“It is easy to lose sight of the big picture of what our Airmen do when they are used to just launching aircraft at home station and going home,” he said. “At a forward operating location with fewer people, resources and aircraft to get the mission done, the importance of each (Air Force Specialty Code) and skill set is magnified.”

He said all deployed Airmen should understand how important they are to the mission, noting that international media attention on stealth bomber operations showed how closely the world is watching.

“With our main mission being deterrence, Airmen need to know they may be waking up and doing the same things daily, but every aspect of what they do is important,” Connor said. “They need to be experts so when the time comes to use their skill set, there is no question on readiness.”

The world witnessed BTF Europe flex its might in a number of firsts for the bomber community.

For the first time ever, Whiteman AFB Airmen conducted hot-pit refuels in Iceland and Portugal, which challenged them to service and return stealth bombers to the air without shutting down the engines.

Lt. Col. Rob “Spartan” Schoeneberg, BTF commander, said the ability for the B-2 to fight from, and hot-pit refuel and load weapons at multiple locations enhances the U.S.’s strategic capabilities and complicates the plans of its adversaries. 

“The world is clearly watching what the B-2 is doing in Fairford and they know we are primed and ready for combat in a way we have never been before,” he said.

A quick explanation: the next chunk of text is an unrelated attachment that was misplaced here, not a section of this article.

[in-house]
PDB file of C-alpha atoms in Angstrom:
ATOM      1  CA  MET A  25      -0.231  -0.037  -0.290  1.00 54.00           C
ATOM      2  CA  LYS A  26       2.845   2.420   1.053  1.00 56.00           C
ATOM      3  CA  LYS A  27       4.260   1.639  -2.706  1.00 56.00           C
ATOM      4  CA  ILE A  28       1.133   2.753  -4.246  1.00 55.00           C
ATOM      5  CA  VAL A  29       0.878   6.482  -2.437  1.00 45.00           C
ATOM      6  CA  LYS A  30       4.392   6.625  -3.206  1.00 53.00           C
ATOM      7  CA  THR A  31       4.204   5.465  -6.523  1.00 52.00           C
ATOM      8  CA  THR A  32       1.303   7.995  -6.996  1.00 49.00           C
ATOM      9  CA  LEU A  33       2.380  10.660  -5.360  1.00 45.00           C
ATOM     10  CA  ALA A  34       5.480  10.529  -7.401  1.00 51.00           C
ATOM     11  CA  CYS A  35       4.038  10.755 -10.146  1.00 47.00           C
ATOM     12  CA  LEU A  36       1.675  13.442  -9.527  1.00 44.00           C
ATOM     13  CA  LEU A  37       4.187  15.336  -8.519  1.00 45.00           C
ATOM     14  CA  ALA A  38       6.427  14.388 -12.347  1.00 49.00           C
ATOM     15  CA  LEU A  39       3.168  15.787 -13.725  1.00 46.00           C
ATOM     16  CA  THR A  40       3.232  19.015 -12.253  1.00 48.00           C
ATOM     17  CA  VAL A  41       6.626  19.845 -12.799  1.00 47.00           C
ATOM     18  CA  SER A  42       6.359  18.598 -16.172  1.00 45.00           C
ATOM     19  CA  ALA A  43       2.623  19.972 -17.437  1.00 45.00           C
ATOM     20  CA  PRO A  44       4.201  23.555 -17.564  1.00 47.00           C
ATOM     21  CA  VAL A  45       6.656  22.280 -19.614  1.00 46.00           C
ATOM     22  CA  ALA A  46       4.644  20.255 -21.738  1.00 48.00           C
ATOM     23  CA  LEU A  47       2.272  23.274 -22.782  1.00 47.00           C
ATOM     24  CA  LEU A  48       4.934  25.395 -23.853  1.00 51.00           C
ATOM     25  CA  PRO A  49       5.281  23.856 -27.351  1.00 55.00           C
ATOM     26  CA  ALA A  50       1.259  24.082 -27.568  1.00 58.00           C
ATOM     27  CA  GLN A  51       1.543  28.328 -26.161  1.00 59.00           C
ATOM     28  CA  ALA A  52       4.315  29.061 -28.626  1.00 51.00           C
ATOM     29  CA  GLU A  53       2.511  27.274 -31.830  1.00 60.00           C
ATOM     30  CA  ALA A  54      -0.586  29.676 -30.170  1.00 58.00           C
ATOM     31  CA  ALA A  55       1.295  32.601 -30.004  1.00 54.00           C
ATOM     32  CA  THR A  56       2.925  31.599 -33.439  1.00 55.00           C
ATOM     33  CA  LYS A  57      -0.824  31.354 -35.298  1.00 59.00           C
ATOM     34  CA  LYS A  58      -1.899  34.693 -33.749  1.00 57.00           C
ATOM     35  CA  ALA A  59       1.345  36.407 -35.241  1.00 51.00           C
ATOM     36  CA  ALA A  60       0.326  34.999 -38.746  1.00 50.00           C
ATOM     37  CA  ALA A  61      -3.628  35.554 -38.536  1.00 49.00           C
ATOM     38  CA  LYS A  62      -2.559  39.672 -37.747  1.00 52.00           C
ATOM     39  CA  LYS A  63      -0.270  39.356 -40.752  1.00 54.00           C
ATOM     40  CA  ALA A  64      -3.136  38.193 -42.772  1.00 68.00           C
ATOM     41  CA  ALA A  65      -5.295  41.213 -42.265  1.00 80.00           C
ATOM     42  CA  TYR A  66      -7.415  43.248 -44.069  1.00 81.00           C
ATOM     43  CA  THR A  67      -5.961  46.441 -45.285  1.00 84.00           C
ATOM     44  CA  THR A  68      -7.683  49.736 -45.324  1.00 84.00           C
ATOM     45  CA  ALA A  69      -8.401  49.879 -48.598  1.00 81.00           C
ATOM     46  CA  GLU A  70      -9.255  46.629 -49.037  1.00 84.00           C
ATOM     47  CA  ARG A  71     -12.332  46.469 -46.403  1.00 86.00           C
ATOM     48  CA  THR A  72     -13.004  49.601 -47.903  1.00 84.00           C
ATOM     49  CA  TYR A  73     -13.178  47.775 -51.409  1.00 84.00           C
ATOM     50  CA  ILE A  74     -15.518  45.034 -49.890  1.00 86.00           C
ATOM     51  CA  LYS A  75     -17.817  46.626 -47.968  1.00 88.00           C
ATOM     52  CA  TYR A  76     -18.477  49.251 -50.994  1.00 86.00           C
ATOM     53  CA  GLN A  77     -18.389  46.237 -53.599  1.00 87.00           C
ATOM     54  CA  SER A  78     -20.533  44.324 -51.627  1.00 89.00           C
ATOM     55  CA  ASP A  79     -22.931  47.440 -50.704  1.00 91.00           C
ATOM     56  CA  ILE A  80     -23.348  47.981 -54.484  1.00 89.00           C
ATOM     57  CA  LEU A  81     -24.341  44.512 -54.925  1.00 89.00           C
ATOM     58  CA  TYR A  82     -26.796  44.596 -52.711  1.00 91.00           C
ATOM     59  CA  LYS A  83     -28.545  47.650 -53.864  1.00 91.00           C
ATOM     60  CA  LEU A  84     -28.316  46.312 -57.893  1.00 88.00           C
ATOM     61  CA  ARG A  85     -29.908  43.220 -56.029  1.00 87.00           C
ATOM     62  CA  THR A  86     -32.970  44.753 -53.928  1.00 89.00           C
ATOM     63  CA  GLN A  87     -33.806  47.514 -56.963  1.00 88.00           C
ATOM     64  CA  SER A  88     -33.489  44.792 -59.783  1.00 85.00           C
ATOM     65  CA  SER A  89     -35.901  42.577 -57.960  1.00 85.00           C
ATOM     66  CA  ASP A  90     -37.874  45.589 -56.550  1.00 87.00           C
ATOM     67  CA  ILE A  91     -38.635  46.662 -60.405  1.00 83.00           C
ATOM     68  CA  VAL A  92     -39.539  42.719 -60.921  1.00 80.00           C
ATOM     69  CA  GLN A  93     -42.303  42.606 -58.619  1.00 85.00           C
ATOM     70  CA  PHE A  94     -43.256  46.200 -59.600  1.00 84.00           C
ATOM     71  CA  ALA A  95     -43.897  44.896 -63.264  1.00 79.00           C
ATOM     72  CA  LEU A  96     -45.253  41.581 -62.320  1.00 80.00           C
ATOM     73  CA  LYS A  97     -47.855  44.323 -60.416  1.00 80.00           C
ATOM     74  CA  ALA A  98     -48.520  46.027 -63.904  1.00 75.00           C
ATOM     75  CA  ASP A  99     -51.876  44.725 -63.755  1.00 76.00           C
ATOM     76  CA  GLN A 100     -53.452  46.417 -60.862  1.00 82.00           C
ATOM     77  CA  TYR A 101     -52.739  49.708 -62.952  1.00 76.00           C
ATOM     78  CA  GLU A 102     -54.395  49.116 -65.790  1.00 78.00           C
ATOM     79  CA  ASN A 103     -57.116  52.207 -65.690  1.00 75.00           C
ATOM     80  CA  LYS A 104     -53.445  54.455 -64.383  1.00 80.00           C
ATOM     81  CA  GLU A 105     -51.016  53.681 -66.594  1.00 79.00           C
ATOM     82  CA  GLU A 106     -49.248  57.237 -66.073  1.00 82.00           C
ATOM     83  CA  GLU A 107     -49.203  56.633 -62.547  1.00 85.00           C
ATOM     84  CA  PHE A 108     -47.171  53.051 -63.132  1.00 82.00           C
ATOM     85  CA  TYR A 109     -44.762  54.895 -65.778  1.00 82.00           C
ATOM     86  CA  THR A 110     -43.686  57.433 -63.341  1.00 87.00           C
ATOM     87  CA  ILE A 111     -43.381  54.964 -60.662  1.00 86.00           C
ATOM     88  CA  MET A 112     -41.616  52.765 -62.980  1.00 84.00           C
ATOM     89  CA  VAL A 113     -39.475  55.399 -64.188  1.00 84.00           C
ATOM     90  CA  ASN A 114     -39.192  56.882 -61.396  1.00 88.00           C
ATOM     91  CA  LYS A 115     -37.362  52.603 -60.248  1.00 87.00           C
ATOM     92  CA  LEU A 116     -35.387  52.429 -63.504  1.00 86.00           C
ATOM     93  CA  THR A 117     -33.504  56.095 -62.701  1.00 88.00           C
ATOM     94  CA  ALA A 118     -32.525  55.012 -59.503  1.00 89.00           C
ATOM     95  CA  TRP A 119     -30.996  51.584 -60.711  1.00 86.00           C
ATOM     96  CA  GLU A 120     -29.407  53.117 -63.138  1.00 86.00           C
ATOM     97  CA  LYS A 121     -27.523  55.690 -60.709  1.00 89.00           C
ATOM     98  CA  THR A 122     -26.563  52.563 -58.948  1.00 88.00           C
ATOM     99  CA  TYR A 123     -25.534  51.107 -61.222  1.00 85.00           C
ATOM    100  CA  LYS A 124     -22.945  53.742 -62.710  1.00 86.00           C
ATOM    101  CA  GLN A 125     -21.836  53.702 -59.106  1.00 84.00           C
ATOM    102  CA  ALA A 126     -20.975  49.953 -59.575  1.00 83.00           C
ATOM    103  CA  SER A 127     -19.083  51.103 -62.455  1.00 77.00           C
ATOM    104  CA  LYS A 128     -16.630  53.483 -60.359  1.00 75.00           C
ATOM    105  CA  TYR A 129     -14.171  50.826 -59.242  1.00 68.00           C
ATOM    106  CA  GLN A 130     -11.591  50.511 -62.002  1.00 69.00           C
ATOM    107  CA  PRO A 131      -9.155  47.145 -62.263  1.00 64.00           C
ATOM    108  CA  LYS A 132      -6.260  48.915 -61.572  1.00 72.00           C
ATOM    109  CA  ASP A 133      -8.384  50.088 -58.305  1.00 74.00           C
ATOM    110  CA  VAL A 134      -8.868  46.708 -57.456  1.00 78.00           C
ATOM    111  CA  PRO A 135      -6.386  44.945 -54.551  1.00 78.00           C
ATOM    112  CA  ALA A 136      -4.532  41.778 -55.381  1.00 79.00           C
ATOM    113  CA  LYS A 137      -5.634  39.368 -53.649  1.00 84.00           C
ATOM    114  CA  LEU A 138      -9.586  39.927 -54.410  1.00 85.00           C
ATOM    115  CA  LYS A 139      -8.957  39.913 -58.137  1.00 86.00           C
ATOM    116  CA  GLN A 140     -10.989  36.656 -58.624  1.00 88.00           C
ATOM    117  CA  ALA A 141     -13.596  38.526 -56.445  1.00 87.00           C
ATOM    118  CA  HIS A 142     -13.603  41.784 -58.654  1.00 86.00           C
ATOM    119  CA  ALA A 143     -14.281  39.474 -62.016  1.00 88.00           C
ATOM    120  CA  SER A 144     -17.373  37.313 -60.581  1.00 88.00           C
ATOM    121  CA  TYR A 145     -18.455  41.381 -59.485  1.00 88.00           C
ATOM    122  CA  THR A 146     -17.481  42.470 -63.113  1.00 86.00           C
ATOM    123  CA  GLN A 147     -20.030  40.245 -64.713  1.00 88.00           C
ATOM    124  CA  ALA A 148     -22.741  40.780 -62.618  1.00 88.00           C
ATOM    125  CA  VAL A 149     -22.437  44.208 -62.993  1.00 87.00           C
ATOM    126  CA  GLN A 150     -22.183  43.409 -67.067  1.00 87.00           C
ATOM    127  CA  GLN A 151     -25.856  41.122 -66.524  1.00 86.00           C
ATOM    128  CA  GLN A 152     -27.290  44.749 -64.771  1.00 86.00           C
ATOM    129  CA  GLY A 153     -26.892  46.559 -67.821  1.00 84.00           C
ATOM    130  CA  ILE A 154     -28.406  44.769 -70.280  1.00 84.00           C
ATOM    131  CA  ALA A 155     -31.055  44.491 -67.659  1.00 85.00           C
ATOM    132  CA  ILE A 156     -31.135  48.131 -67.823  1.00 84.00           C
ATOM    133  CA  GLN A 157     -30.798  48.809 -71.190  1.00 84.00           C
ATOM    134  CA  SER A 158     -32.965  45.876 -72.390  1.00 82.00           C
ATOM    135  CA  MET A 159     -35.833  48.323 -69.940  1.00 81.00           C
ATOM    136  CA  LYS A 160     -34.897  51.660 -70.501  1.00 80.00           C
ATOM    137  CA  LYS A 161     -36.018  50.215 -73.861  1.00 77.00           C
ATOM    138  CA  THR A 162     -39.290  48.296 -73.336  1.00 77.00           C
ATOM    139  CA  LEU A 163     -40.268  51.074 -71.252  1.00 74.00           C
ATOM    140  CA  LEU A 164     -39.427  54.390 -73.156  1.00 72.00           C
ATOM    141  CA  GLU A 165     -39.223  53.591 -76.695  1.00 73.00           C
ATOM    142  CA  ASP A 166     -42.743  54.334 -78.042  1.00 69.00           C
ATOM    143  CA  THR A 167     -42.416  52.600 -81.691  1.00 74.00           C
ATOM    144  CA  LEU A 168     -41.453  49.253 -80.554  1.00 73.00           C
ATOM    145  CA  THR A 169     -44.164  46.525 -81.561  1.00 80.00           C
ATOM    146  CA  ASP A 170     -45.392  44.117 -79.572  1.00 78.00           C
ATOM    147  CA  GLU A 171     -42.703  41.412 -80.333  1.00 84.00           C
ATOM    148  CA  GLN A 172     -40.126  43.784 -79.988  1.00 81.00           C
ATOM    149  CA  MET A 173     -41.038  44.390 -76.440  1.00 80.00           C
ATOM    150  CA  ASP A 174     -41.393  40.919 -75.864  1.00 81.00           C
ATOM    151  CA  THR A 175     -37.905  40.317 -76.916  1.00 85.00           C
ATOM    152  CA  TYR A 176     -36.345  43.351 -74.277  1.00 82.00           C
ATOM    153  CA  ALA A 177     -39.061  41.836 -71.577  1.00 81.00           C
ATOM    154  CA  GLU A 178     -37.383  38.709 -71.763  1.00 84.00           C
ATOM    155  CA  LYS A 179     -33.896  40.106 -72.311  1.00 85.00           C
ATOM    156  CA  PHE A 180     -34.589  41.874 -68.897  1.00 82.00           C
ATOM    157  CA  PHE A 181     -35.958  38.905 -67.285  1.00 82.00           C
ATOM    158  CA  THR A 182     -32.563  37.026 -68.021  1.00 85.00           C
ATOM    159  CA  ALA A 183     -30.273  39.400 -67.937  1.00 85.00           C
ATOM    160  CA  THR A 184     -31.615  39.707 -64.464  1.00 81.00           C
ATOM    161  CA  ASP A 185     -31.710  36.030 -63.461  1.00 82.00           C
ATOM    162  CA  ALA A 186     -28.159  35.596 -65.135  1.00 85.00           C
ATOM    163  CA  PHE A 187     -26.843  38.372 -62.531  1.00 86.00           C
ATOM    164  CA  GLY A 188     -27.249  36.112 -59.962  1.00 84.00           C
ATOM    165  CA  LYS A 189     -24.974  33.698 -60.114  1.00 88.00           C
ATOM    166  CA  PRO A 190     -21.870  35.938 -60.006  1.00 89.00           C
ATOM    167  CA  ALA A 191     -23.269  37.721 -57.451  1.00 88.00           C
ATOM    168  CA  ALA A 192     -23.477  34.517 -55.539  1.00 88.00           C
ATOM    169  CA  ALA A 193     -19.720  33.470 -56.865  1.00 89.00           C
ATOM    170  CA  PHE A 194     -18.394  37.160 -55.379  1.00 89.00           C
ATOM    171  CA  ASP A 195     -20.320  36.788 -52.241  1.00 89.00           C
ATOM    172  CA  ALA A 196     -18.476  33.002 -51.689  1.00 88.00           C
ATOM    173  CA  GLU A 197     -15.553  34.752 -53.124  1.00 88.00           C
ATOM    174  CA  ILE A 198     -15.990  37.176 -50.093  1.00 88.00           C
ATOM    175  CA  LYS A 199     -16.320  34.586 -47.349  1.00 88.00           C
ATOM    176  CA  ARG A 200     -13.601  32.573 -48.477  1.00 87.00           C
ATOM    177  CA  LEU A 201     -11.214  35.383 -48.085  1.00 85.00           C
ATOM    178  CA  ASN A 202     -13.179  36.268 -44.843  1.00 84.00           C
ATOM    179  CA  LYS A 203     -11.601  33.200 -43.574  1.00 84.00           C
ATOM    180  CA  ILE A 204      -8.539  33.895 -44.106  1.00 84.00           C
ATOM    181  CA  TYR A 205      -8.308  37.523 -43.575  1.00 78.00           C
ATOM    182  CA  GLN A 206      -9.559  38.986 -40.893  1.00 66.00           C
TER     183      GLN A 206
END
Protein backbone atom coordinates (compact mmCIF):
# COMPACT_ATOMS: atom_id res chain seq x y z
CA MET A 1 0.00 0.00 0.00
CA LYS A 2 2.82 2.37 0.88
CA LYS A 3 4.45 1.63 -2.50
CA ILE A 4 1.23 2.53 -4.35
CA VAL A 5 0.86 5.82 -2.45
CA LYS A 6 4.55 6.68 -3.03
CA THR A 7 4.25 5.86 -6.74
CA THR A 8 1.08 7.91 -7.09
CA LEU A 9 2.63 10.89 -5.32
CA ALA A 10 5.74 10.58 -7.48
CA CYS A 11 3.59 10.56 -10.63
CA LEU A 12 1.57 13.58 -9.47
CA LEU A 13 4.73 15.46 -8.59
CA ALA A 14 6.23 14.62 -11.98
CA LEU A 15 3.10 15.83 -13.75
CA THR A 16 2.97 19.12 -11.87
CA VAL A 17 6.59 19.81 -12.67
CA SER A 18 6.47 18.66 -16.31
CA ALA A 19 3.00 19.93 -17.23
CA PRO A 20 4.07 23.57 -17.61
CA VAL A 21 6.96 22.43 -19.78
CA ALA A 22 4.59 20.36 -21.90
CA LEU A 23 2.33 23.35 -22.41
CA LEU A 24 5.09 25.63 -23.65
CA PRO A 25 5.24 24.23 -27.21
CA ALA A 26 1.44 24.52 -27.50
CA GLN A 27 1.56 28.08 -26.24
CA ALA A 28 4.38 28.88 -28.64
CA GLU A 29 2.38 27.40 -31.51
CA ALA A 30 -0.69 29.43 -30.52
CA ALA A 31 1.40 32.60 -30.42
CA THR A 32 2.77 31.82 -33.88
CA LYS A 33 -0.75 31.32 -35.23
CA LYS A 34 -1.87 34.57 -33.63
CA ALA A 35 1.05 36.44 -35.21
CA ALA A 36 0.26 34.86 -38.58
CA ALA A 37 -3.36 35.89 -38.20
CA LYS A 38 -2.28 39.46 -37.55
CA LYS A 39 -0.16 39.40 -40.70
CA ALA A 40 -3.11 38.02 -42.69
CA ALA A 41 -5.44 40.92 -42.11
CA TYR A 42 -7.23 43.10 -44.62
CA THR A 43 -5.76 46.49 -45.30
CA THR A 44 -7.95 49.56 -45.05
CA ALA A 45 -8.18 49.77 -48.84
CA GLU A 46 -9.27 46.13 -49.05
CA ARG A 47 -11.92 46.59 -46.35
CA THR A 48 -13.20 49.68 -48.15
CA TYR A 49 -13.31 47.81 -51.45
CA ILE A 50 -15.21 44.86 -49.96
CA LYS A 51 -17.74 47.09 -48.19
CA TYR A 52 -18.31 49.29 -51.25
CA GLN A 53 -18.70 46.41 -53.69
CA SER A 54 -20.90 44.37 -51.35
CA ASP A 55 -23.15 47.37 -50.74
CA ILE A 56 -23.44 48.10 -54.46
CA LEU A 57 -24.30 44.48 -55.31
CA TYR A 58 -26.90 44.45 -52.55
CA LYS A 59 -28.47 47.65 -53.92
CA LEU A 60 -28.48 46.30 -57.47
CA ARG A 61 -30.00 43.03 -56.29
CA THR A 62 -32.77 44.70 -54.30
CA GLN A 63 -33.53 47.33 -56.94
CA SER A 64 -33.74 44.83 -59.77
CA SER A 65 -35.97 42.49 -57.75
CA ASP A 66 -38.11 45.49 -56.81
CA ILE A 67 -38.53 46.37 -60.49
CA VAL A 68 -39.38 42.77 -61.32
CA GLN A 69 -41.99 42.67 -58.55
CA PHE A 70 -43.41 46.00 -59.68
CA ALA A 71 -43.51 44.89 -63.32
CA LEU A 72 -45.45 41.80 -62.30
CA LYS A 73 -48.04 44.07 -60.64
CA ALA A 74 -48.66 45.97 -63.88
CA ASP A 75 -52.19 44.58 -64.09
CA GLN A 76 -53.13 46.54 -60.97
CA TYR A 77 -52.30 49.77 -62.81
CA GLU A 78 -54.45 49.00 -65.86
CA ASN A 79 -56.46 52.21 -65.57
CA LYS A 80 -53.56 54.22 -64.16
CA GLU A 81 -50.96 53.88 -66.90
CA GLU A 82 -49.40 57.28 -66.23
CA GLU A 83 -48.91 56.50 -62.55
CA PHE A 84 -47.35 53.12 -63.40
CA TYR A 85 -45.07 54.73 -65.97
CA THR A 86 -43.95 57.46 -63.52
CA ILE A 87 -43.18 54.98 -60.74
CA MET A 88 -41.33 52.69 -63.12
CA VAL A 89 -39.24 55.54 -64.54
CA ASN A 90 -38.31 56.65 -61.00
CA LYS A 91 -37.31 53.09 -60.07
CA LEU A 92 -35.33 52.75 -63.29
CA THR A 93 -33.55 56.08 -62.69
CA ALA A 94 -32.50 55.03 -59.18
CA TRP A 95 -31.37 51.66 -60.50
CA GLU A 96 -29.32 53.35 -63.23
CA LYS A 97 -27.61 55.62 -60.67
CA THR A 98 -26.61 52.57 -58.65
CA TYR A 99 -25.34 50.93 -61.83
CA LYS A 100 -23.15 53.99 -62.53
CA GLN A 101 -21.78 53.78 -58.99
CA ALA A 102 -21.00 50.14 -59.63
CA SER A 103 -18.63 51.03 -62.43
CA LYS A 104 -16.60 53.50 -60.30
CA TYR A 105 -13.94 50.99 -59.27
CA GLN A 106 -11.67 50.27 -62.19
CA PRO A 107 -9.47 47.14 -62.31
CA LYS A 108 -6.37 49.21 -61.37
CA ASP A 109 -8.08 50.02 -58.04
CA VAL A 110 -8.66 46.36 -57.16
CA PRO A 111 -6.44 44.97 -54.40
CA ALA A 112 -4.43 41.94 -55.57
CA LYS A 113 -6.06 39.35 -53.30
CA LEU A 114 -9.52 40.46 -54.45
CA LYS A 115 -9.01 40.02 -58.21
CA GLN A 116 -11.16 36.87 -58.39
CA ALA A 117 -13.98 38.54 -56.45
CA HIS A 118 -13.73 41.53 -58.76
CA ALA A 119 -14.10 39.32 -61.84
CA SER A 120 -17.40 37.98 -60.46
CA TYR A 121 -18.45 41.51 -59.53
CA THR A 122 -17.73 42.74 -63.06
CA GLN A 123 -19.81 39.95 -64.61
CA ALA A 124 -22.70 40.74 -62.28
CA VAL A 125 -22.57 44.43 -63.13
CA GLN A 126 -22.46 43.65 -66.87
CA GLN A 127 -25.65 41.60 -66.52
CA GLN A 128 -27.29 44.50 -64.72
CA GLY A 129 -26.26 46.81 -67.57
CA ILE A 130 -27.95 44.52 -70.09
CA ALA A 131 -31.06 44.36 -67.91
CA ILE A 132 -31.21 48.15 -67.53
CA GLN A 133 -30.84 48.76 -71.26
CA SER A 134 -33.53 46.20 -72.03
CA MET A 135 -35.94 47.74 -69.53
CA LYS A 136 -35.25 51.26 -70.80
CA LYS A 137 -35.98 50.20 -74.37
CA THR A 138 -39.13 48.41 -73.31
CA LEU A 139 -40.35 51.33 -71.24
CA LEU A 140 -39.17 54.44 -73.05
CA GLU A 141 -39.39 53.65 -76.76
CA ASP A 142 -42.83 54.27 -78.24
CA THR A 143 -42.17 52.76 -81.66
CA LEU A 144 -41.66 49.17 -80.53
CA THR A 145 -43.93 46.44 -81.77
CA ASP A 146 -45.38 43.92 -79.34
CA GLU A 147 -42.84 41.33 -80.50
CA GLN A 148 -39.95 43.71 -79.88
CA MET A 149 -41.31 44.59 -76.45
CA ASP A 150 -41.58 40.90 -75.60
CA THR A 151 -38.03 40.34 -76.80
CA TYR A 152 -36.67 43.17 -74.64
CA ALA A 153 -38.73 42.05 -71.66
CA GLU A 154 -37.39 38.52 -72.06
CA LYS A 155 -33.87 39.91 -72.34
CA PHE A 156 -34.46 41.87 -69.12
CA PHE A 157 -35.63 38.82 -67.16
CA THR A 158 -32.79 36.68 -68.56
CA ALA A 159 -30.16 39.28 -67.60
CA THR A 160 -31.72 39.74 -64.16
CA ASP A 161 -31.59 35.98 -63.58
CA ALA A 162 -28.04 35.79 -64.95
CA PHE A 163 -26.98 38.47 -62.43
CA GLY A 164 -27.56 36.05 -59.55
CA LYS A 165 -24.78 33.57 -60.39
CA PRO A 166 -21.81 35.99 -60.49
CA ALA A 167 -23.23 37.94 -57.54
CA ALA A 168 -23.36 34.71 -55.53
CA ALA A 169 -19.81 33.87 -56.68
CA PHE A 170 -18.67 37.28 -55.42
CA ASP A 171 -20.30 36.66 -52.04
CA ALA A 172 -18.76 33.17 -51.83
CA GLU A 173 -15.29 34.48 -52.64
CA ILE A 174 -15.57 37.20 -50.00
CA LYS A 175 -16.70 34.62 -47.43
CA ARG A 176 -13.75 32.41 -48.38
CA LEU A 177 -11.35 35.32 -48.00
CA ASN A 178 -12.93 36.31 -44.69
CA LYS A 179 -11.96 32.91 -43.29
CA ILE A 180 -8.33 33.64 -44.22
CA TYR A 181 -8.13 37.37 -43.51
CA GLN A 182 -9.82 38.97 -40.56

On top of establishing two new potential operating locations, Schoeneberg said the BTF crushed all its other objectives in spades, to include successfully flying 100 percent of its planned sorties.

B-2 pilots also conducted flights accompanied by their RAF wingmen in non-U.S. 5th generation fighters and organized combat exercises with U.S. Air Force F-15 Eagles, KC-135 Stratotankers and RAF F-35 Lightning IIs, along with other assets. This training allowed all involved to hone combat cohesion and familiarization with the unique capabilities of the different platforms.

From aircrews, maintenance and munitions to security forces and support entities, Schoeneberg said crews gained valuable operational experience that only a BTF deployment provides.

“Our team has helped build the foundation of what a BTF should look like and how it is most effectively employed,” he said.  

The 393rd Bomb Squadron’s squadron weapon officer, call sign “Heat”, is responsible for ensuring his pilots are ready to flawlessly execute their world-wide combat tasking when called upon, day or night.

He said this BTF exercised the B-2’s diverse operational skill sets allowing them to embolden the synergies and compounding strengths between their NATO allies.

“This directly translates to regional assurance and global deterrence,” he said. “As well as lethal and precise combat capabilities able to be brought to bear from the spectrum of ready and postured NATO forces.”

Heat said the cadre of B-2 pilots, maintenance, munitions, security forces and support entities that participated in operations out of Fairford gained valuable operational experience that only a BTF deployment provides.

“Experiences like this act as a whet stone for the B-2 community, as we maintain readiness to employ strike capabilities across the globe when required,” he said.